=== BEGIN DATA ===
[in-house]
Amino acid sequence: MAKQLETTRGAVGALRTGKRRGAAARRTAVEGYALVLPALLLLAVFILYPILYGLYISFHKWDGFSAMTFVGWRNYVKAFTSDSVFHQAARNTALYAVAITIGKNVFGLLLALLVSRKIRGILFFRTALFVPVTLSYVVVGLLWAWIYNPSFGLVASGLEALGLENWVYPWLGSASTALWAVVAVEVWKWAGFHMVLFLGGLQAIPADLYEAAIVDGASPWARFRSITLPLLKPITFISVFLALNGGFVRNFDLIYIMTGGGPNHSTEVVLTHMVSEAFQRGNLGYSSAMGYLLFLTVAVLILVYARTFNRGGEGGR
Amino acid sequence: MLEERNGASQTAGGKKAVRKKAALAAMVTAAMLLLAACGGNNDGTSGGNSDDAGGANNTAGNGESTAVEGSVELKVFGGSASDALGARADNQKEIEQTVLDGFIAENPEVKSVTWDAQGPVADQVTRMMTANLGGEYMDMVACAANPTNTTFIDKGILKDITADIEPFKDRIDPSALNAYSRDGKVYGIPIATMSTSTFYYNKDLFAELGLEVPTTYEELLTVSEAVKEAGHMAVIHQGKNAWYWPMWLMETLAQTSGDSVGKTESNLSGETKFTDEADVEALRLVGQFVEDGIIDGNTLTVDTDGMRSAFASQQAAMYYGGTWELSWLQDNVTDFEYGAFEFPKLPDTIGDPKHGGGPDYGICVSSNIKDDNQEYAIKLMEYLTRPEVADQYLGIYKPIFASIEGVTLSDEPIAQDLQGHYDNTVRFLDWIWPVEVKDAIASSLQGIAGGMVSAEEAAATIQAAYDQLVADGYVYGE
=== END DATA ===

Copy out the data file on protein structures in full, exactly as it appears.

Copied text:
[in-house]
Amino acid sequence: MAKQLETTRGAVGALRTGKRRGAAARRTAVEGYALVLPALLLLAVFILYPILYGLYISFHKWDGFSAMTFVGWRNYVKAFTSDSVFHQAARNTALYAVAITIGKNVFGLLLALLVSRKIRGILFFRTALFVPVTLSYVVVGLLWAWIYNPSFGLVASGLEALGLENWVYPWLGSASTALWAVVAVEVWKWAGFHMVLFLGGLQAIPADLYEAAIVDGASPWARFRSITLPLLKPITFISVFLALNGGFVRNFDLIYIMTGGGPNHSTEVVLTHMVSEAFQRGNLGYSSAMGYLLFLTVAVLILVYARTFNRGGEGGR
Amino acid sequence: MLEERNGASQTAGGKKAVRKKAALAAMVTAAMLLLAACGGNNDGTSGGNSDDAGGANNTAGNGESTAVEGSVELKVFGGSASDALGARADNQKEIEQTVLDGFIAENPEVKSVTWDAQGPVADQVTRMMTANLGGEYMDMVACAANPTNTTFIDKGILKDITADIEPFKDRIDPSALNAYSRDGKVYGIPIATMSTSTFYYNKDLFAELGLEVPTTYEELLTVSEAVKEAGHMAVIHQGKNAWYWPMWLMETLAQTSGDSVGKTESNLSGETKFTDEADVEALRLVGQFVEDGIIDGNTLTVDTDGMRSAFASQQAAMYYGGTWELSWLQDNVTDFEYGAFEFPKLPDTIGDPKHGGGPDYGICVSSNIKDDNQEYAIKLMEYLTRPEVADQYLGIYKPIFASIEGVTLSDEPIAQDLQGHYDNTVRFLDWIWPVEVKDAIASSLQGIAGGMVSAEEAAATIQAAYDQLVADGYVYGE